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LITURGY Q & A: Incensing of Deacons

June 05, 2018. Ceremonial of Bishops Sheds Light on Topic


Answered by Legionary of Christ Father Edward McNamara, professor of liturgy and dean of theology at the Regina Apostolorum university.

 Q: It appears that a deacon is never distinctly incensed at Mass, and the General Instruction of the Roman Missal is quiet about this practice. Four places in the GIRM talk of the liturgical items and the categories of people to be incensed, taking into account their distinct roles at Mass, but there is nothing explicit about the deacon. The deacon at Mass plays a distinct role between the priest and the lay faithful as an ordained minister though without the priestly character to effect the Eucharistic sacrifice. Particularly, No. 178 of the GIRM says that “the priest, because of his sacred ministry, and the people, by reason of their baptismal dignity, may be incensed by the deacon or another minister.” Is there any other document of the Church that can help clarify this practice of not incensing the deacon at Mass? The reason for this question came about in me when it occurred at a Mass recently that the deacon who was incensing the bishops, priests and the people argued out that he had to incense the deacons present as well before the lay faithful after incensing the bishops and priests, because they were permanent deacons and they share in the ordained ministry of the Church and as such they too should be incensed apart from the lay faithful. I thought it was not right for the deacon to make that change from what people are used to, but I wonder if we have any theological reason that supports this tradition? The deacon’s reason for making the distinction between permanent deacons and transitional deacons was that the transitional deacons are not supposed to be incensed because they are on their way to becoming priests, while it is correct to incense permanent deacons since they are not intending to be priests. This argument puts a distinction in the office of deacons in terms of their destination rather than the character that defines their roles at Mass. It would be great to read you respond to these issues. — R.O., Torit, South Sudan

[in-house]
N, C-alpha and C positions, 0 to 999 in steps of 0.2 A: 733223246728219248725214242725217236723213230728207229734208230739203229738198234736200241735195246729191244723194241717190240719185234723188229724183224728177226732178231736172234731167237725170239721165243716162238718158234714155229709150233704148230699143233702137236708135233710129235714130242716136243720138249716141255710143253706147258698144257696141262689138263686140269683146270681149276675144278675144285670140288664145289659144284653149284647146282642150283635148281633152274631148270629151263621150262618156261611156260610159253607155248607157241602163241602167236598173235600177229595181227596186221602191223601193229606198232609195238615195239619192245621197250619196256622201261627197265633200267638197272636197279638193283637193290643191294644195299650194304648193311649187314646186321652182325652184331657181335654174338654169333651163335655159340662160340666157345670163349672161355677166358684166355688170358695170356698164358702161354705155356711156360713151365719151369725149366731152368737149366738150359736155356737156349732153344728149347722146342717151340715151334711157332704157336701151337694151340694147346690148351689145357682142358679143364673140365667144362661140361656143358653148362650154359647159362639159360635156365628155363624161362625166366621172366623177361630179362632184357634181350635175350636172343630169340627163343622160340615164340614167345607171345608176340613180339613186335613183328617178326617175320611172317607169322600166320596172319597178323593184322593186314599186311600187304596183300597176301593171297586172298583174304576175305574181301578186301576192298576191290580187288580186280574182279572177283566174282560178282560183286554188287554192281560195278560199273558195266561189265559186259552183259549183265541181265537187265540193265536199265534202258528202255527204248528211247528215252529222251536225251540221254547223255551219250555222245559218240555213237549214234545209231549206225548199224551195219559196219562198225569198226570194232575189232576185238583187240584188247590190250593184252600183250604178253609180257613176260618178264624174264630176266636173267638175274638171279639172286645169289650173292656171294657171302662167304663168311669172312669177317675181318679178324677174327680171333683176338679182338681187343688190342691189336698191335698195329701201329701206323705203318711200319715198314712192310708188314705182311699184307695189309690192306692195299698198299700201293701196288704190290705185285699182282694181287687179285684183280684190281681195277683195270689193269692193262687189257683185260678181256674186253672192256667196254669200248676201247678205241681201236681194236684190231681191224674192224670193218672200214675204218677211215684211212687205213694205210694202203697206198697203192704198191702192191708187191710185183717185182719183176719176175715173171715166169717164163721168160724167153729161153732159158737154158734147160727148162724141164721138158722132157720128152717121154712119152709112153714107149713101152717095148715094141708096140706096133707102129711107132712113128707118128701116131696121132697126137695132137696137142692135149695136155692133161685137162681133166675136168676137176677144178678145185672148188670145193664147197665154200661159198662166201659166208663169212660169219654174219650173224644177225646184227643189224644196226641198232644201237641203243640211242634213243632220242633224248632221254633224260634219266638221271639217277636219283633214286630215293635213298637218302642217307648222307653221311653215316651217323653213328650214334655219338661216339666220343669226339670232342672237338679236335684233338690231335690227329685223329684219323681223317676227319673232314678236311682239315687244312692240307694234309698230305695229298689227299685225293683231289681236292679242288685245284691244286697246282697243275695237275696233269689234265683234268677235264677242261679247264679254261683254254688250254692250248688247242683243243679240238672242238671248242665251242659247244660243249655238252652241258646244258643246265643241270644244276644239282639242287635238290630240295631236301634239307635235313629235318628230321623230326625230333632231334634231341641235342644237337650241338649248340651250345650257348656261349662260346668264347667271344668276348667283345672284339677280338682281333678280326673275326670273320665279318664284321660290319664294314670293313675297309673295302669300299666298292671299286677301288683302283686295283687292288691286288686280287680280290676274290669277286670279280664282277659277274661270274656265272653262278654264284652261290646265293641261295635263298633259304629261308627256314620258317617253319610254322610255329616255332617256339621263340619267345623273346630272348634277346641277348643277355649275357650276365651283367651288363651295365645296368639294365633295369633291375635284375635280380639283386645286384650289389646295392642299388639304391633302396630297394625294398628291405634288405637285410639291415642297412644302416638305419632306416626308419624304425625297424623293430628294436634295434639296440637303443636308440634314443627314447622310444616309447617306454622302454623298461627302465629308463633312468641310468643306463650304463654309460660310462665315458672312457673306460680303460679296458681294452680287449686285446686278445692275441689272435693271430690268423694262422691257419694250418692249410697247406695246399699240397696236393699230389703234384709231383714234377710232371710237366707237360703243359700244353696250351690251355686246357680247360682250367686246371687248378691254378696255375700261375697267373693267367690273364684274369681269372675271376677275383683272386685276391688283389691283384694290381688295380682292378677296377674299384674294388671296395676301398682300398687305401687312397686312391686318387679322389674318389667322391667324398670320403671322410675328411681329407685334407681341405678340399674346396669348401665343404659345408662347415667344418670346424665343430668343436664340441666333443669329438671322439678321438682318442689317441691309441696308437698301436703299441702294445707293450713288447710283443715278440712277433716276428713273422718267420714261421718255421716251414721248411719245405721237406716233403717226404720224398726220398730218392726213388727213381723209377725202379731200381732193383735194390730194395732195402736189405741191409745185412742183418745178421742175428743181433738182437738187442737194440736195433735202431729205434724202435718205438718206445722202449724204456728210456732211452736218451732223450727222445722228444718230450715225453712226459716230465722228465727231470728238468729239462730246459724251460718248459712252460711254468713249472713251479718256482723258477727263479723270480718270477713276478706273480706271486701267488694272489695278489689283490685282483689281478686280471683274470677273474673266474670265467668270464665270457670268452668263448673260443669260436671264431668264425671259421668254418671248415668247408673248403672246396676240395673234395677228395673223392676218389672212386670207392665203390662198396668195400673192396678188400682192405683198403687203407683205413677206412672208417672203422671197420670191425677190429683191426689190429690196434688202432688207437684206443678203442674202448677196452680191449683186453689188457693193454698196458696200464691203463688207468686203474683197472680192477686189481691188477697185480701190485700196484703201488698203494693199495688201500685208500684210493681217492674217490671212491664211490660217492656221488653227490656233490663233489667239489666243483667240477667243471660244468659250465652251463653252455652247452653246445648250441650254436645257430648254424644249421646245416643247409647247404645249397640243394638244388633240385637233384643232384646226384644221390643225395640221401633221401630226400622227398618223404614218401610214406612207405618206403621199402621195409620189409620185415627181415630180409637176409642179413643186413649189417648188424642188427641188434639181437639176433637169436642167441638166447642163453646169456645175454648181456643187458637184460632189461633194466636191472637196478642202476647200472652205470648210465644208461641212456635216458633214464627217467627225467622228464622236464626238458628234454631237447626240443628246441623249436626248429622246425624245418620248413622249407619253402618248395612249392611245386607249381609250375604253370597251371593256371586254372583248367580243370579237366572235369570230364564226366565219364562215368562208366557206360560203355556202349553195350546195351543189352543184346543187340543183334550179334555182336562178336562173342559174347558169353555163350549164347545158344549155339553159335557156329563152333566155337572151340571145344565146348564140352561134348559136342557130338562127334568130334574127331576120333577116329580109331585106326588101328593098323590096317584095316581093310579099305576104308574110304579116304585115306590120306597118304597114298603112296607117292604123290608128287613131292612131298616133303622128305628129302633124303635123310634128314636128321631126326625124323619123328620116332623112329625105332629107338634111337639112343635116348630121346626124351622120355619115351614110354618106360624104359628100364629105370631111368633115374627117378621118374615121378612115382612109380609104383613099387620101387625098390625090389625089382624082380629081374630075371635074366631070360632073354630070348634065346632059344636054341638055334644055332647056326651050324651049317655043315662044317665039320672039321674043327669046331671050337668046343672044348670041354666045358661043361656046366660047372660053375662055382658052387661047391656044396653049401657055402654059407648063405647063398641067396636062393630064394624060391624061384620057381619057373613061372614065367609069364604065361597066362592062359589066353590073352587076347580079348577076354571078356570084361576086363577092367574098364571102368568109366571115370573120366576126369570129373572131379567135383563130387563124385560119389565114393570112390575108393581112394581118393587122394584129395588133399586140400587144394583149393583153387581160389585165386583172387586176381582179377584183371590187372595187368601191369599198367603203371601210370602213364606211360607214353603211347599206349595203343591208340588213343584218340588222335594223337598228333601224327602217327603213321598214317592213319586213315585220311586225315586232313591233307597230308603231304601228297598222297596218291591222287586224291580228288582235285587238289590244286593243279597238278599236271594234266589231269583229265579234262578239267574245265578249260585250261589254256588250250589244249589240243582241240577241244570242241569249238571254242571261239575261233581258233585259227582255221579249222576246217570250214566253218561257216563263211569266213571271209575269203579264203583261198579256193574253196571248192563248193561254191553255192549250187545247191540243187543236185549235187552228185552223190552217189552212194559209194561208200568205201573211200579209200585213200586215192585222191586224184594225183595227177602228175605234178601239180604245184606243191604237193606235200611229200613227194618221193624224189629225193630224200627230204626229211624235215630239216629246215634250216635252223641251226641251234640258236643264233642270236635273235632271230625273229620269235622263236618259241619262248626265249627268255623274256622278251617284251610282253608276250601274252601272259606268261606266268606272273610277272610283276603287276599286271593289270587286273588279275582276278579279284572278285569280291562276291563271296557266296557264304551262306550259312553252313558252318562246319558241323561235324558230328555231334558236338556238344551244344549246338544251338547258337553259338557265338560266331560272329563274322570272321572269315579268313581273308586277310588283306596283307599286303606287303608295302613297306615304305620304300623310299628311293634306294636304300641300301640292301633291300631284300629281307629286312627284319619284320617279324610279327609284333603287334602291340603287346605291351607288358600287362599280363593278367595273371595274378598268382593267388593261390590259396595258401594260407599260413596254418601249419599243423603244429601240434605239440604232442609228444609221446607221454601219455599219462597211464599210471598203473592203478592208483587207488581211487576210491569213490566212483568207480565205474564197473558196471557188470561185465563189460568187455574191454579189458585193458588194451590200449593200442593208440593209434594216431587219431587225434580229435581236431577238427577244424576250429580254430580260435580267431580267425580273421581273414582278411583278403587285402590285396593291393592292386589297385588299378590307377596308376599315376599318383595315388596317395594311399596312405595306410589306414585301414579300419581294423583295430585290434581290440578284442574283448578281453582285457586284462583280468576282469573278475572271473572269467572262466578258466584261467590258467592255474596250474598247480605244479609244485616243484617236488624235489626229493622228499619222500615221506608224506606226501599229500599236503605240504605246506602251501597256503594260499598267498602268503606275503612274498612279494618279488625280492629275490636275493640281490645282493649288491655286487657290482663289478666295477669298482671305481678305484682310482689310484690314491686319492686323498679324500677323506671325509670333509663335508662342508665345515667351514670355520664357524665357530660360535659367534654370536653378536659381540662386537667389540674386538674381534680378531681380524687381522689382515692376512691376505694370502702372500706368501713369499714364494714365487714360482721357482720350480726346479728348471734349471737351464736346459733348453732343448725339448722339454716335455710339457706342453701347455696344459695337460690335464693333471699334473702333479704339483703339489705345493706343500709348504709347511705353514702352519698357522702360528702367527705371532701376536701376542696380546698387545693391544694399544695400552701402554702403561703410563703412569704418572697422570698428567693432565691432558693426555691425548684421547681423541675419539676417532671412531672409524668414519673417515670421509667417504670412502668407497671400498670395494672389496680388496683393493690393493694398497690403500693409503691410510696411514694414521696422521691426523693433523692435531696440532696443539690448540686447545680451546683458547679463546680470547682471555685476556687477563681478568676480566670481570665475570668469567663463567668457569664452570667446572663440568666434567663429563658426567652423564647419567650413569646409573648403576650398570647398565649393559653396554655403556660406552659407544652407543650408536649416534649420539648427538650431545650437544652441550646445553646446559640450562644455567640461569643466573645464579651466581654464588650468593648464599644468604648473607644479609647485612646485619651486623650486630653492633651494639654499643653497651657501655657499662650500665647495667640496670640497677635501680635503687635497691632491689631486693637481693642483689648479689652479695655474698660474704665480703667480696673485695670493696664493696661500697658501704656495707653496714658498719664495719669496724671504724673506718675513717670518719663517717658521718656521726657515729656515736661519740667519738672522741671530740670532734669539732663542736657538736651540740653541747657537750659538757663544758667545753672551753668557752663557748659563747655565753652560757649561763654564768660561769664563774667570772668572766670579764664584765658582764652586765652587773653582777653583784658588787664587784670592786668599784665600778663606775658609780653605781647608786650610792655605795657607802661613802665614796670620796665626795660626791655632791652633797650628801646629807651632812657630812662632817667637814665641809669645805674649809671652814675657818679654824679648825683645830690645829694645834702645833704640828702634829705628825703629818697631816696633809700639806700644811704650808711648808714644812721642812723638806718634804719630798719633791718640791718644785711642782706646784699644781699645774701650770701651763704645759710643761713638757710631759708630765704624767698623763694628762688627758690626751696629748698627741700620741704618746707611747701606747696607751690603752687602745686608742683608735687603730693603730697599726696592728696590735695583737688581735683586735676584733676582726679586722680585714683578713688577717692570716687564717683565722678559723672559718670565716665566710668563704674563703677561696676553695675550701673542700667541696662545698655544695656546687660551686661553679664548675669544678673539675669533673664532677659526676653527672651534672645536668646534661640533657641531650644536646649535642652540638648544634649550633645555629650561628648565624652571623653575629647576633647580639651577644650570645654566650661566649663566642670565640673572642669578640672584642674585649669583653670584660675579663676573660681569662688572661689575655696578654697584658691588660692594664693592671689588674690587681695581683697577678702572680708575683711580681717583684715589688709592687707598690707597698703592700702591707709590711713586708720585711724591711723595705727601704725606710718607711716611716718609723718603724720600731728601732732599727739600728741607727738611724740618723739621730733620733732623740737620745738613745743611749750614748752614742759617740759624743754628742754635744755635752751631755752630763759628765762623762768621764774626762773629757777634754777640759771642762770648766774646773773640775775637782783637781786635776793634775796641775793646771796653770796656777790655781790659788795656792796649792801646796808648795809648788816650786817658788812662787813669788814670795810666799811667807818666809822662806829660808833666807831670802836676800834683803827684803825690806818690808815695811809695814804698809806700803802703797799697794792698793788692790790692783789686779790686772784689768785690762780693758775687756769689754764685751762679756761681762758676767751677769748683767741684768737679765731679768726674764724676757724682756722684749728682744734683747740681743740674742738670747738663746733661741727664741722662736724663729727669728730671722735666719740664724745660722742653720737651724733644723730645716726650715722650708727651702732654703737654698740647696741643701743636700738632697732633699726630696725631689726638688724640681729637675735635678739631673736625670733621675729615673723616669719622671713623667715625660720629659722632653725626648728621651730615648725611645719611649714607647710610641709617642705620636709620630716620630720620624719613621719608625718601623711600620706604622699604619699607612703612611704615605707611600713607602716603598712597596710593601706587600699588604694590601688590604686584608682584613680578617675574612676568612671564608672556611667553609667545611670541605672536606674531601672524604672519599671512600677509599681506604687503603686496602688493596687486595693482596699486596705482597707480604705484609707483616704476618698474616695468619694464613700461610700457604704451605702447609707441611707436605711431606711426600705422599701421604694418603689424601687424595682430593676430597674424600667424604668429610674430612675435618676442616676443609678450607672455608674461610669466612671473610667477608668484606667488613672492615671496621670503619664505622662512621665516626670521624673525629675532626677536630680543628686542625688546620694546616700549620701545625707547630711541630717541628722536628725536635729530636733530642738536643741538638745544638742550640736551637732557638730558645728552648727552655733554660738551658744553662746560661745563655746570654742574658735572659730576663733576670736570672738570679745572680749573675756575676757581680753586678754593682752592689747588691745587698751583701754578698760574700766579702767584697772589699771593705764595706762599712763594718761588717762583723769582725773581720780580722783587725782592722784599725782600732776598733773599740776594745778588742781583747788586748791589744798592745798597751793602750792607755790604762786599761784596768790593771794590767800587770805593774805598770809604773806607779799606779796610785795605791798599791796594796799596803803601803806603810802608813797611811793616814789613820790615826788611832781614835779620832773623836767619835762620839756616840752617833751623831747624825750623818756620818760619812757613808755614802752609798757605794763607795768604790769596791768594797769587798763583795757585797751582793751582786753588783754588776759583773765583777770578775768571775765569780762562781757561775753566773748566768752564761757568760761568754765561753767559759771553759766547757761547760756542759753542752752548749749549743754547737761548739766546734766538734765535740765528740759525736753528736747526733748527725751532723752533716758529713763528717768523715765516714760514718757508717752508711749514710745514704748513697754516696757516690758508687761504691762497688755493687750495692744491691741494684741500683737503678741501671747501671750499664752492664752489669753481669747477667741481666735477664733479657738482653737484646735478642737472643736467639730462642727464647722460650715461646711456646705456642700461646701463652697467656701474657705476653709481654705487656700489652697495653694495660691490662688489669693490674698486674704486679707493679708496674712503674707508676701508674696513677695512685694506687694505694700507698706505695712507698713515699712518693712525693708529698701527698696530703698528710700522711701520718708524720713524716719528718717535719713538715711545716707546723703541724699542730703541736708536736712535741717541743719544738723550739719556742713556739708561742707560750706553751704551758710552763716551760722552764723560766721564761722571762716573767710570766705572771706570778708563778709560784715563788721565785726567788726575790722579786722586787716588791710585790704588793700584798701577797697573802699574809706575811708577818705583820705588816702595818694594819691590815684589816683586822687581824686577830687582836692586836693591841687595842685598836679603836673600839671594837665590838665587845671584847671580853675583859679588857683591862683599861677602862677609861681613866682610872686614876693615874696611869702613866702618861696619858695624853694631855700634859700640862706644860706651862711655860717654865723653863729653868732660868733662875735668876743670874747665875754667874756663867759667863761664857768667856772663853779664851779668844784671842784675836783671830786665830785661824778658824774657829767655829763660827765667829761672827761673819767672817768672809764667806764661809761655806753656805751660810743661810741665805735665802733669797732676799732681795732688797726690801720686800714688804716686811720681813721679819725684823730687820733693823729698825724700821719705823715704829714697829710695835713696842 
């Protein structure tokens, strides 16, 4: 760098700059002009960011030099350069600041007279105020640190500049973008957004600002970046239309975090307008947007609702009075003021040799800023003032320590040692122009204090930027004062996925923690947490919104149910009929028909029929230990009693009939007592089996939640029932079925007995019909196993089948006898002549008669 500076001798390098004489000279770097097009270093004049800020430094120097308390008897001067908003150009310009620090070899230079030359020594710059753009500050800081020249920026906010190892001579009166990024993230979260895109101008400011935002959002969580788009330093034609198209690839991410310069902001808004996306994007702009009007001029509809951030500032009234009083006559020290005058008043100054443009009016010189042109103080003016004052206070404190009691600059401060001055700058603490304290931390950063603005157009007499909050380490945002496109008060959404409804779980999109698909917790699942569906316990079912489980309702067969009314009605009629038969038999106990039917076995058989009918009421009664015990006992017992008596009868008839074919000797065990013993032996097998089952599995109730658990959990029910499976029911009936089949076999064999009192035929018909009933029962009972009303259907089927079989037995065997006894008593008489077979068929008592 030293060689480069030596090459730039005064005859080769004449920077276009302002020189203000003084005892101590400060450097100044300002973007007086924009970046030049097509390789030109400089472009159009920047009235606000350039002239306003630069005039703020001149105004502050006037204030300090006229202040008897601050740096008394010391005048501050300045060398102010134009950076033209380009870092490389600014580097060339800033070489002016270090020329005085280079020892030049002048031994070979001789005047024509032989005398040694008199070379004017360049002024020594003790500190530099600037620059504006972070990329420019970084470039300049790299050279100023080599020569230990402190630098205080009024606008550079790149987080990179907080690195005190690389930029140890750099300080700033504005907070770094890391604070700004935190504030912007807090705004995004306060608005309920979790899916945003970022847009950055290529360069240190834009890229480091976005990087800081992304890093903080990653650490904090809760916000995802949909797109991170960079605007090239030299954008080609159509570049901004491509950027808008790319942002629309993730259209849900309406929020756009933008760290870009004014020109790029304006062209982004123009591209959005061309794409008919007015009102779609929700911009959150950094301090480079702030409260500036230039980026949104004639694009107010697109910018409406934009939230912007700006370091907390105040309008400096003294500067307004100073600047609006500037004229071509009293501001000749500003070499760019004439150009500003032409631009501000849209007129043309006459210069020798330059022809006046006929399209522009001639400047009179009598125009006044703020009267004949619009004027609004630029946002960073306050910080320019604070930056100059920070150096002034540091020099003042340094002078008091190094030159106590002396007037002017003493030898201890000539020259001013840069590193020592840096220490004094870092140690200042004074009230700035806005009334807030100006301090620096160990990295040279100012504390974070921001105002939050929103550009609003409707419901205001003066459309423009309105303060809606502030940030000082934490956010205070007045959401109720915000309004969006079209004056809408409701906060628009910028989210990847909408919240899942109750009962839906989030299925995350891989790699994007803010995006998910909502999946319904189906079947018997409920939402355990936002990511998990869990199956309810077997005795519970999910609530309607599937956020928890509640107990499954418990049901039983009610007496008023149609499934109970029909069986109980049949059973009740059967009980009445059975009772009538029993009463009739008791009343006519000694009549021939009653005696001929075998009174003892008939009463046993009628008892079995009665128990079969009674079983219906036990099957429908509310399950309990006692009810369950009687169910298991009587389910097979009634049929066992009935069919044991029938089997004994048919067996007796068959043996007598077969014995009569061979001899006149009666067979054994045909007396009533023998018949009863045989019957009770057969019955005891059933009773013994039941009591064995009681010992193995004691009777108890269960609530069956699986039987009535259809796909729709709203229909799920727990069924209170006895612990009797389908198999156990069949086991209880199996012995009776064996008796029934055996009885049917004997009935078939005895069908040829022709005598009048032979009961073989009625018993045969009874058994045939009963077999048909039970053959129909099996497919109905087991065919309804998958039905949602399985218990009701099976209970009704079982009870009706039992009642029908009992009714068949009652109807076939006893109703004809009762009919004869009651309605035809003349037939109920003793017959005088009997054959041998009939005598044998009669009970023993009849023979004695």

A: Let me first address the second query. There is no liturgical difference whatsoever between transitional and permanent deacons. Both are fully clergy, both carry out the same liturgical roles and are subject to the same ritual gestures.

 There may be some differences, outside the strictly liturgical ambiance, with regard to aspects such as the extent of their obligation to pray the Liturgy of the Hours and the use of clerical dress, but these differences do not affect their status with respect to holy orders or as clerics.

I would say that the GIRM does not address the question of incensing of deacons for the simple reason that this document describes above all celebrations in a parish setting in which there are one or two deacons serving.

 In this case, nothing is said about incensing a deacon because, in most situations, he is the one doing the incensing. After the principal celebrant the concelebrants, if present, are incensed as a group.

 The situation described by our reader is a large concelebration with the bishop and many priests and deacons present. This would probably mean that some deacons would be carrying out their ministry during the celebration while others would be present as clergy or only assisting at the moment of communion.

 In this situation, the book of reference is not so much the Roman Missal but the Ceremonial of Bishops.

 The Ceremonial of Bishops is more detailed, although even this text does not mention the presence of numerous deacons. This is probably because it concentrates on the deacons carrying out a liturgical ministry during the celebration and because the possibility of a numerous diaconal presence is relatively recent in the Church.

 No. 96 of the Ceremonial says the following:

 “Whether he is at the altar or at the chair (cathedra), the bishop receives the incensation standing and without the miter, unless he is already wearing it.

 “Concelebrants are incensed as a body by the deacon.

 “Lastly, the deacon incenses the people from the place most convenient. Canons who are not concelebrating or a community assembled in choir are incensed together with the people unless the spatial arrangement suggests otherwise.

 “Bishops who may be present are also incensed along with the people.”

 Although deacons are not specifically mentioned, those who are present without officiating would probably be in an analogous situation with the canons or a community in choir. Therefore the logical option would be to incense them along with the people.

 Since this is the practice for even bishops who may be present, it can hardly be interpreted as a slight toward the order of deacons.

 It is also logical that there is no separate incensation of the officiating deacons after the concelebrants. There would usually be only one or two such deacons and they are probably standing beside the bishop and were already present when he was incensed.

 Finally, if a concelebration is so numerous that the concelebrants exceed the capacity of the sanctuary and occupy the first pews, there is no separate incensation of the clergy. All present are incensed together after the principal celebrant.